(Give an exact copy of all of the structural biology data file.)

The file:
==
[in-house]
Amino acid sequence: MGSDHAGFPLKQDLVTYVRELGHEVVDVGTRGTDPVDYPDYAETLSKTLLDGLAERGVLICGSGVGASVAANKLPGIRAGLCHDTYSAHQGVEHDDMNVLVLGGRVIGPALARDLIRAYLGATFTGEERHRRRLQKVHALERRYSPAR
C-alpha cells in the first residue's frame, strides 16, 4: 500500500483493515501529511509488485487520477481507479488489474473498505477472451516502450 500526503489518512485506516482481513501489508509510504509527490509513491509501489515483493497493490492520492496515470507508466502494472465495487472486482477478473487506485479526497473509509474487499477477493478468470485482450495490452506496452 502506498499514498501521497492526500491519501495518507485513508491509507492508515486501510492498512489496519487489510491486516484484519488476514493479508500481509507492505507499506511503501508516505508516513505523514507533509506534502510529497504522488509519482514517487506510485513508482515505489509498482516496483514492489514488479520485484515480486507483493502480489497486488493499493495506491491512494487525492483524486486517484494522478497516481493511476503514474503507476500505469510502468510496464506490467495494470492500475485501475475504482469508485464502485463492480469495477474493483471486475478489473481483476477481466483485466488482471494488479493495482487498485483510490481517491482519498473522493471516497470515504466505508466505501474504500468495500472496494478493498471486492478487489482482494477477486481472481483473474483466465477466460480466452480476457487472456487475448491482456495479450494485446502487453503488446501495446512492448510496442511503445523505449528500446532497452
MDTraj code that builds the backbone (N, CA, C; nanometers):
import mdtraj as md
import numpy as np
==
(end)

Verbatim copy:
[in-house]
Amino acid sequence: MGSDHAGFPLKQDLVTYVRELGHEVVDVGTRGTDPVDYPDYAETLSKTLLDGLAERGVLICGSGVGASVAANKLPGIRAGLCHDTYSAHQGVEHDDMNVLVLGGRVIGPALARDLIRAYLGATFTGEERHRRRLQKVHALERRYSPAR
C-alpha cells in the first residue's frame, strides 16, 4: 500500500483493515501529511509488485487520477481507479488489474473498505477472451516502450 500526503489518512485506516482481513501489508509510504509527490509513491509501489515483493497493490492520492496515470507508466502494472465495487472486482477478473487506485479526497473509509474487499477477493478468470485482450495490452506496452 502506498499514498501521497492526500491519501495518507485513508491509507492508515486501510492498512489496519487489510491486516484484519488476514493479508500481509507492505507499506511503501508516505508516513505523514507533509506534502510529497504522488509519482514517487506510485513508482515505489509498482516496483514492489514488479520485484515480486507483493502480489497486488493499493495506491491512494487525492483524486486517484494522478497516481493511476503514474503507476500505469510502468510496464506490467495494470492500475485501475475504482469508485464502485463492480469495477474493483471486475478489473481483476477481466483485466488482471494488479493495482487498485483510490481517491482519498473522493471516497470515504466505508466505501474504500468495500472496494478493498471486492478487489482482494477477486481472481483473474483466465477466460480466452480476457487472456487475448491482456495479450494485446502487453503488446501495446512492448510496442511503445523505449528500446532497452
MDTraj code that builds the backbone (N, CA, C; nanometers):
import mdtraj as md
import numpy as np